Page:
Who are those peers?
"Most of them, they're all Vancouver musicians, funnily enough! Being around Tony Wang and Julian Ferrer was a big influence, and then coming back home and talking to Karl DeJong and Gordy Li, they all have a clear image of what they're doing. There are very young musicians who see them as idols, which is amazing. Being around that and having the experience that they can impart onto me is very good."
What is this clear image – is it maturity?
"Talking to them, especially Julian, from the musical context he has such a deep pocket of knowing so much history, what he likes to listen to. I think there's more a sense of realization that if you want to be a musician, you have to understand what that entails. They have to approach it more as a business thing than as just hanging out with friends and playing tunes."
What about for you?
"I'm certainly not there yet! There's been a lot of mistakes made this year, especially this term. It's so easy to fall into, 'I'm this young kid, I don't need to have responsibilities'. I've fallen prey to not treating music as a serious thing and just relying on, 'Oh, I'm spending four years having fun' as opposed to 'I'm spending four years at a university, it might be worth my time to understand what I'm doing before I'm heading out [of university].'"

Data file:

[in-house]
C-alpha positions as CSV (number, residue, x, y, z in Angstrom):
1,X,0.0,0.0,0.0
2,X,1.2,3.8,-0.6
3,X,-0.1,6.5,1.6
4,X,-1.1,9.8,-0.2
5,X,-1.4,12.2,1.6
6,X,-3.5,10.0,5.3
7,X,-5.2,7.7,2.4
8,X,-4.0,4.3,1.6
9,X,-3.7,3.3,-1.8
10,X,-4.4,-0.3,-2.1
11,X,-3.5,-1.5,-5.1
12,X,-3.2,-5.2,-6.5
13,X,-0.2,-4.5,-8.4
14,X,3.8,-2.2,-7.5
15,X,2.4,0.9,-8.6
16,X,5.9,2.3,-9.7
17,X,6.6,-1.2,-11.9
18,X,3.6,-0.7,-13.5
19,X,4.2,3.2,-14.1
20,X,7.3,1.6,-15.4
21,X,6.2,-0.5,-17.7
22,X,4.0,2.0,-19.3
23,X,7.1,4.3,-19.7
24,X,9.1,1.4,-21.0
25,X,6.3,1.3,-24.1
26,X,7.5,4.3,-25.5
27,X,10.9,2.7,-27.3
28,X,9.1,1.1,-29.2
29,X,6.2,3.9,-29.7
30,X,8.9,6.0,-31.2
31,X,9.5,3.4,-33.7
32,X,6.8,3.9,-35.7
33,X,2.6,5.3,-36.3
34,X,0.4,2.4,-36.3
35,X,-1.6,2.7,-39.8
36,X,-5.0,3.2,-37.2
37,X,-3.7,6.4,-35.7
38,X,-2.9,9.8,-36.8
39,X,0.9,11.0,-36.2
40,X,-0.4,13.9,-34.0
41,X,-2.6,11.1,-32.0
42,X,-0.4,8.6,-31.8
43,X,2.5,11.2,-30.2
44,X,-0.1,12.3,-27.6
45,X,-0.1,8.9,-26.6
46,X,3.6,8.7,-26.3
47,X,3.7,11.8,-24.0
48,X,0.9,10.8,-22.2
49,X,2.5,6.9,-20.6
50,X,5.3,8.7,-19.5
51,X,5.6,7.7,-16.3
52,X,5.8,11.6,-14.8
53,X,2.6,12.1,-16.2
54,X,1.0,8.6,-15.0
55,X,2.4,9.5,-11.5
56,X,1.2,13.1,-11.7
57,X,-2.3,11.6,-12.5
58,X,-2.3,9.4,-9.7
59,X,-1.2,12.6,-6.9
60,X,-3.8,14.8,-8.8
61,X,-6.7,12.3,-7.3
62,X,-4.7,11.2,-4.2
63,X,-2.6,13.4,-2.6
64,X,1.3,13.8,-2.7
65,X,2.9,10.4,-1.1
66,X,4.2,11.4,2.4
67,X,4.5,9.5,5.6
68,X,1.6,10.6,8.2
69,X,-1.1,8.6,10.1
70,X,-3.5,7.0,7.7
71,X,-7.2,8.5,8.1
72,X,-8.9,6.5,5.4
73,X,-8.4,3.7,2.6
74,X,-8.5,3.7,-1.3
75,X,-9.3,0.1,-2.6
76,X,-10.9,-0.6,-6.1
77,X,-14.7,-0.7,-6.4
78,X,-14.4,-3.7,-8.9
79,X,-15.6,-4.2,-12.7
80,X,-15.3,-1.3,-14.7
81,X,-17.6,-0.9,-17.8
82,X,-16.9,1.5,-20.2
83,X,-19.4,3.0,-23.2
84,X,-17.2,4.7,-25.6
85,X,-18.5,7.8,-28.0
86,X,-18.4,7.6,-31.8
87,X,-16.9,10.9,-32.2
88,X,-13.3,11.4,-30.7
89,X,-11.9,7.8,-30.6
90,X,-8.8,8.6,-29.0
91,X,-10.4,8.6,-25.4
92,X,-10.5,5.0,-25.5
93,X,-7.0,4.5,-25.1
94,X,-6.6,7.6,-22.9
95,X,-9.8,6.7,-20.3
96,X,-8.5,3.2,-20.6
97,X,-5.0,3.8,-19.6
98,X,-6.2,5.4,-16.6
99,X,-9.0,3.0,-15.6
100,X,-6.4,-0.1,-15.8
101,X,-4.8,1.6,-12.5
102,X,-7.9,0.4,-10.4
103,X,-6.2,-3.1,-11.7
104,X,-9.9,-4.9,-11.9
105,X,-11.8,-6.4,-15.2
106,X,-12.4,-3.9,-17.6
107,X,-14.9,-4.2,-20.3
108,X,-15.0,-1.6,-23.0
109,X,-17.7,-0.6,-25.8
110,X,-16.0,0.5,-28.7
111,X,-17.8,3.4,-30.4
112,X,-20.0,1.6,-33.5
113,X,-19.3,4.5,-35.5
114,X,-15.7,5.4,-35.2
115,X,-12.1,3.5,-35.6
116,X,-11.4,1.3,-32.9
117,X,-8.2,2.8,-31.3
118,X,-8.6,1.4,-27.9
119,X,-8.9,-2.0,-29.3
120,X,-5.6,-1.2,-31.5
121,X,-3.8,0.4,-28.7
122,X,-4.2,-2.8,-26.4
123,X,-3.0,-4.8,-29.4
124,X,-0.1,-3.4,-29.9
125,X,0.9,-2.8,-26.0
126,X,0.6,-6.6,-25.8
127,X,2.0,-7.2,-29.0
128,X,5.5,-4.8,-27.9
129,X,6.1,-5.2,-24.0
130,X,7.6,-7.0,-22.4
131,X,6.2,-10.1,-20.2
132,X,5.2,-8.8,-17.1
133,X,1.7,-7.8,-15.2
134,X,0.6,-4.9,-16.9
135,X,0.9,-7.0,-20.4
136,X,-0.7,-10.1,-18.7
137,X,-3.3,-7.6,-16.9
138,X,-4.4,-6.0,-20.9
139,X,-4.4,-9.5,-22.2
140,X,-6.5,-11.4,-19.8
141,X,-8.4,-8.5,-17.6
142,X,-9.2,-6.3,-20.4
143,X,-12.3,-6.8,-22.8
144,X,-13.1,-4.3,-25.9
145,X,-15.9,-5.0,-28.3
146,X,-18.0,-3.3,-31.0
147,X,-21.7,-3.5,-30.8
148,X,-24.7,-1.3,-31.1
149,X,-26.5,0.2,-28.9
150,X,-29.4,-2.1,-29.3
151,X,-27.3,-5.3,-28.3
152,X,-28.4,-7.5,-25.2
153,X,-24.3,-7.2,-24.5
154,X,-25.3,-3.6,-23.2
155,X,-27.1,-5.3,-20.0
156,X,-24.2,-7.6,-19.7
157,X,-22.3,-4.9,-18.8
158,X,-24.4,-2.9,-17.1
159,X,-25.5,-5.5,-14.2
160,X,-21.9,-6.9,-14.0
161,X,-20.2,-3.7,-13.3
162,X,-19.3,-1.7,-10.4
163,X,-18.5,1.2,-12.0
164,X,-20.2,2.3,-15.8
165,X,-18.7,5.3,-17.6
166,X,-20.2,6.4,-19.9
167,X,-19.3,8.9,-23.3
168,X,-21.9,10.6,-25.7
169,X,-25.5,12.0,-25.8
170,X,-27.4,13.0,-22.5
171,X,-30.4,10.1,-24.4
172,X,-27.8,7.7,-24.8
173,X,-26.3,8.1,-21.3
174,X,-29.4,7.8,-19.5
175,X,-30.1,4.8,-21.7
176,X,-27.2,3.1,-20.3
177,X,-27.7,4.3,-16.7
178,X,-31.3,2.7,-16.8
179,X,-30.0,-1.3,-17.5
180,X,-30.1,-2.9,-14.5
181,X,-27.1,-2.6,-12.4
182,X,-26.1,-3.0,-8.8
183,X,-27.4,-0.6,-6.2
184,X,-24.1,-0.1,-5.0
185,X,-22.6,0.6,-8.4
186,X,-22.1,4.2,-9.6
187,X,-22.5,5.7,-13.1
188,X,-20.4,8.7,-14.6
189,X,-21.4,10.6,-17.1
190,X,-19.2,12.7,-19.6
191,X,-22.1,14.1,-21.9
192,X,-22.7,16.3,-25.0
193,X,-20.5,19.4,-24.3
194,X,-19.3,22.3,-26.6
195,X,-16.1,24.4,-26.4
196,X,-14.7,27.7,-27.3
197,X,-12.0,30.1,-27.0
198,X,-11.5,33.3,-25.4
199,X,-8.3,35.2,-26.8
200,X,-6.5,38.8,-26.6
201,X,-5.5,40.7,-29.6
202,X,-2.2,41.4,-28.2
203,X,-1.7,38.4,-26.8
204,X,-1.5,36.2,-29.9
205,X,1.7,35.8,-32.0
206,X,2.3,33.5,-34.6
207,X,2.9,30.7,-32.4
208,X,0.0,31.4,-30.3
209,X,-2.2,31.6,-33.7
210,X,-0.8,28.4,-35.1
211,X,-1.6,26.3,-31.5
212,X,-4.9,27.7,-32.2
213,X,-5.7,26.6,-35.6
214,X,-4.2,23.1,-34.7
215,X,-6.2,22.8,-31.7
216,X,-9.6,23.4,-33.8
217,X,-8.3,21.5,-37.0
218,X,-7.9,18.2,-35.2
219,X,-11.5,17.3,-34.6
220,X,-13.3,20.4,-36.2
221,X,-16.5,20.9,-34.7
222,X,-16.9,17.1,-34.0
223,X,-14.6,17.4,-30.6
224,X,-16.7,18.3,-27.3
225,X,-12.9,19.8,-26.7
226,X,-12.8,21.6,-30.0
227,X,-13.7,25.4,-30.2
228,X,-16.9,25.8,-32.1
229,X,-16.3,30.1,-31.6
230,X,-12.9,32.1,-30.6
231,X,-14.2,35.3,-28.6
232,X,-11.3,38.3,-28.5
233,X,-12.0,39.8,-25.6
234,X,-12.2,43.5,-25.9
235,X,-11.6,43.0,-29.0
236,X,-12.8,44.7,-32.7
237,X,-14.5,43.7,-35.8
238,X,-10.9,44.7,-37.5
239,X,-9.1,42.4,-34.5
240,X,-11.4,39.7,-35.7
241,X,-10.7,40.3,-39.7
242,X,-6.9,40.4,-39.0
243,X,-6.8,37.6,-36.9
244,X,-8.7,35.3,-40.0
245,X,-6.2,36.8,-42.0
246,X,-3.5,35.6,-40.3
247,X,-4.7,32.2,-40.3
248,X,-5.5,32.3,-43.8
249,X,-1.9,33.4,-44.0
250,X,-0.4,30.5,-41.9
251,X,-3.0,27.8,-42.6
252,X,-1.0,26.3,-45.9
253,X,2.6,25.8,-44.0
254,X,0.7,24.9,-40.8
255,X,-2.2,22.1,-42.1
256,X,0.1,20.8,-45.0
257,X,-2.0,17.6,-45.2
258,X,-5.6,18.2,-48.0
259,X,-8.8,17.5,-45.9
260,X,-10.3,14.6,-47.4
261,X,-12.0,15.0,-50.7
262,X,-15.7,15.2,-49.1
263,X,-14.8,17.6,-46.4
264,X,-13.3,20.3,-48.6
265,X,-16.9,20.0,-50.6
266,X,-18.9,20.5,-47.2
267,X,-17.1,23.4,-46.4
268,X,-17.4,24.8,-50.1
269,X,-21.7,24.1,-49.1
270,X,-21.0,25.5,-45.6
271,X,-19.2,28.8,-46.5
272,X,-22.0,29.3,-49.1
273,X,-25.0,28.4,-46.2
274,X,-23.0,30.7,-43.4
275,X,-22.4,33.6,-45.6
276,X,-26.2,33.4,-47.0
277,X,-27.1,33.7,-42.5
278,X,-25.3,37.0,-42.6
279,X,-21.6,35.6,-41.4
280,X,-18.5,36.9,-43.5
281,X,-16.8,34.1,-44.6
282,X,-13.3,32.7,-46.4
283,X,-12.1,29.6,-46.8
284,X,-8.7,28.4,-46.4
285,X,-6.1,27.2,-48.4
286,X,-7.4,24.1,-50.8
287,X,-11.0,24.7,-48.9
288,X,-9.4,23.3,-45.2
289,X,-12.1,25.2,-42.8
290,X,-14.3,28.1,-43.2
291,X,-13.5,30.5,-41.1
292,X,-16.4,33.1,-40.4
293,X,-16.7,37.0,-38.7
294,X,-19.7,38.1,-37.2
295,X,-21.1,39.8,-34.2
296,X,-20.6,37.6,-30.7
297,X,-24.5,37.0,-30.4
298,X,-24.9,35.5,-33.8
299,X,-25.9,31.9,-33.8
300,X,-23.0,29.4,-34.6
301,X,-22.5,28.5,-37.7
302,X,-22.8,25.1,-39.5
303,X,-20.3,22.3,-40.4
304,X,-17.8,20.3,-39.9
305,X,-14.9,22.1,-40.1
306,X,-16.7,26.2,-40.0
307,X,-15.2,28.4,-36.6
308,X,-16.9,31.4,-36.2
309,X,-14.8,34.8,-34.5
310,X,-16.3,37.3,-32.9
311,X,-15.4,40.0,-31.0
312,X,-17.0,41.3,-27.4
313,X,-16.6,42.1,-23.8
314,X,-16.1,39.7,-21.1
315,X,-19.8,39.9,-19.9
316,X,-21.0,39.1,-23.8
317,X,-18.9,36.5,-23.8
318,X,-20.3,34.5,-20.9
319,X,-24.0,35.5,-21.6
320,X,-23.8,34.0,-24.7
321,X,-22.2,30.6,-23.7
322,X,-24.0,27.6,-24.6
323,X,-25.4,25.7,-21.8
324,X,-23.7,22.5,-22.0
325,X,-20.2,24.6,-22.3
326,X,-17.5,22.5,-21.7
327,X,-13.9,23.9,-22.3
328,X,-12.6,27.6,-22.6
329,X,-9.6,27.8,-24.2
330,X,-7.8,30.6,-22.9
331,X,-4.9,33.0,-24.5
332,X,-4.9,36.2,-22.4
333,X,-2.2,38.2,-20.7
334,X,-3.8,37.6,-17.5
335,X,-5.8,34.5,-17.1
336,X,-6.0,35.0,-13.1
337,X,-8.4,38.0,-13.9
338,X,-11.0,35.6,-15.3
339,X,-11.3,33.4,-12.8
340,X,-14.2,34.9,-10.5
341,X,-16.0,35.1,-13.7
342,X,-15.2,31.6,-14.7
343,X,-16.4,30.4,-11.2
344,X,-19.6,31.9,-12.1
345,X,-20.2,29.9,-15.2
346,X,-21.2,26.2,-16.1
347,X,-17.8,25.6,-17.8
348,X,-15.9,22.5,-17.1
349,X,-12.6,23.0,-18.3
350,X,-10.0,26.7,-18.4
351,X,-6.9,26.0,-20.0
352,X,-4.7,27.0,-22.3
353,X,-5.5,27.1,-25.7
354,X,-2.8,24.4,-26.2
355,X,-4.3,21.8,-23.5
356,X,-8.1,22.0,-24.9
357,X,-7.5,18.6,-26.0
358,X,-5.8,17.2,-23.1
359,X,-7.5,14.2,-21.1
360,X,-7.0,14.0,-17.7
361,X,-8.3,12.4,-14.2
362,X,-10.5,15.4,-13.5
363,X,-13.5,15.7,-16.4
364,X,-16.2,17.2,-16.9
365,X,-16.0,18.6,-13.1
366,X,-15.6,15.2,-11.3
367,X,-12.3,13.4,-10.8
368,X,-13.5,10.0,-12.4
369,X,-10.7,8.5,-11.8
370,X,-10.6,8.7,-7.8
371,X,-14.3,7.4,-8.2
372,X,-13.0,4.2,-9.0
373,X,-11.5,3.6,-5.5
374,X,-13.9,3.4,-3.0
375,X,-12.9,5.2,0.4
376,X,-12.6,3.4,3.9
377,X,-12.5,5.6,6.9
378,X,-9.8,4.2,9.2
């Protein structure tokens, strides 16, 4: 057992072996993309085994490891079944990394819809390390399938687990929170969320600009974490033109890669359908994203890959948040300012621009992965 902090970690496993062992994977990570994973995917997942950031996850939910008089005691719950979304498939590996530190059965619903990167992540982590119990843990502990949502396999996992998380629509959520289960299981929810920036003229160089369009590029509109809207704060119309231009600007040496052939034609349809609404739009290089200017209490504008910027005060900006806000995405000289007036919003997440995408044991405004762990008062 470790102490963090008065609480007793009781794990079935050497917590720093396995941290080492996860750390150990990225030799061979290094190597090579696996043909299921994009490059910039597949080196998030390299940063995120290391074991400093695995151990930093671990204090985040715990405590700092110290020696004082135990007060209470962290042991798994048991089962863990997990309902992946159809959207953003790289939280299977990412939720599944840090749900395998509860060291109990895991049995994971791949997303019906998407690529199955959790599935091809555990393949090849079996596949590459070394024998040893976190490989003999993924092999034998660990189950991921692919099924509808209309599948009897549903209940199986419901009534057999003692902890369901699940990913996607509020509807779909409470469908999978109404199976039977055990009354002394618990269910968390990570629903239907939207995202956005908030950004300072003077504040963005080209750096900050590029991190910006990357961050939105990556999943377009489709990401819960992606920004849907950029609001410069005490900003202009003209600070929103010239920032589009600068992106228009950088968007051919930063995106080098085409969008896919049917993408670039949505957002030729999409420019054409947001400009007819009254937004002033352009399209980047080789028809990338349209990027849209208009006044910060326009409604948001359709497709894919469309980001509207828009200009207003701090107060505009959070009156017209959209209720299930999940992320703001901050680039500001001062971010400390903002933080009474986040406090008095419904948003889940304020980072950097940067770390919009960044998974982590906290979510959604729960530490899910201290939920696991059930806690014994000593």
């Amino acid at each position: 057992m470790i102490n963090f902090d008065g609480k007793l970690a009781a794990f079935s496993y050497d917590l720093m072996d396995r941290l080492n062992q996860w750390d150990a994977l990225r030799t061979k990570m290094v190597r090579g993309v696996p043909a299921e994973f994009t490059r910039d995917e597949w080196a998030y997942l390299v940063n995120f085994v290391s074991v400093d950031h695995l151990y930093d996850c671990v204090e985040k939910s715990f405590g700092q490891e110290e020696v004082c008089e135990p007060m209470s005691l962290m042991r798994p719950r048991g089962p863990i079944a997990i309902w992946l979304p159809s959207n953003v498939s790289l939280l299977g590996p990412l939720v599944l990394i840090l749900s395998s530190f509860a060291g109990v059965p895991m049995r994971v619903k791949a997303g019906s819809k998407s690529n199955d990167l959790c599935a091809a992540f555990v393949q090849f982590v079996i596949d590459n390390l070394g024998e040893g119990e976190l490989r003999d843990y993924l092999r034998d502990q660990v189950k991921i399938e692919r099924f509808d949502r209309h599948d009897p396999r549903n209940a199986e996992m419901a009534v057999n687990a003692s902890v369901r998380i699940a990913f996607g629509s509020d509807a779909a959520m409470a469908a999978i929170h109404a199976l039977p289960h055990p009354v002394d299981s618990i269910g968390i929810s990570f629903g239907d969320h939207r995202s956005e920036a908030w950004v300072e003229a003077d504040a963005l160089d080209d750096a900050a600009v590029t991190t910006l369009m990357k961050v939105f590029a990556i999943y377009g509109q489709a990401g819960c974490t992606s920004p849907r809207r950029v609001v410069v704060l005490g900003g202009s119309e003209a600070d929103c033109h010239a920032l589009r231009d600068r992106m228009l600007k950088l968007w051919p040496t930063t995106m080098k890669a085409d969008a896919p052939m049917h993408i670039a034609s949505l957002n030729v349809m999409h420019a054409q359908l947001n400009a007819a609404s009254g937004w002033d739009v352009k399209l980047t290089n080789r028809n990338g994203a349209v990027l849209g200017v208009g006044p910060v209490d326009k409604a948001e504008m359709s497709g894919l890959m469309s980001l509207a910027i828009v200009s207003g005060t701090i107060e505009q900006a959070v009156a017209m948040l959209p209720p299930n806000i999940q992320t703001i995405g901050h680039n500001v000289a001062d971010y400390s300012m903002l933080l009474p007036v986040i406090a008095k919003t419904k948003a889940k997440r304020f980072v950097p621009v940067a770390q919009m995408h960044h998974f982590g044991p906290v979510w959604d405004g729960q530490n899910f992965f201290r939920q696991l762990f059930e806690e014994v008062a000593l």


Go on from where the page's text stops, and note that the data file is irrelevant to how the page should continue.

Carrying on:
And what are you listening to?
"Last year, I had a friend of mine where we both came into McGill in our first years, we're both from Vancouver, and he's very talented so he had much more of an idea of the history and tradition before I did. He would get me hip to a lot of Miles' music when I had just listened to that Miles second great quintet. This term, I've been making an effort to expand that. A lot more of the past Miles with Chick, all the way to Moonchild, and then before Miles with Charlie Parker and Bix Beiderbecke."
If Juno has caught your interest, be sure to make it out to Frankie's or Tyrant this weekend.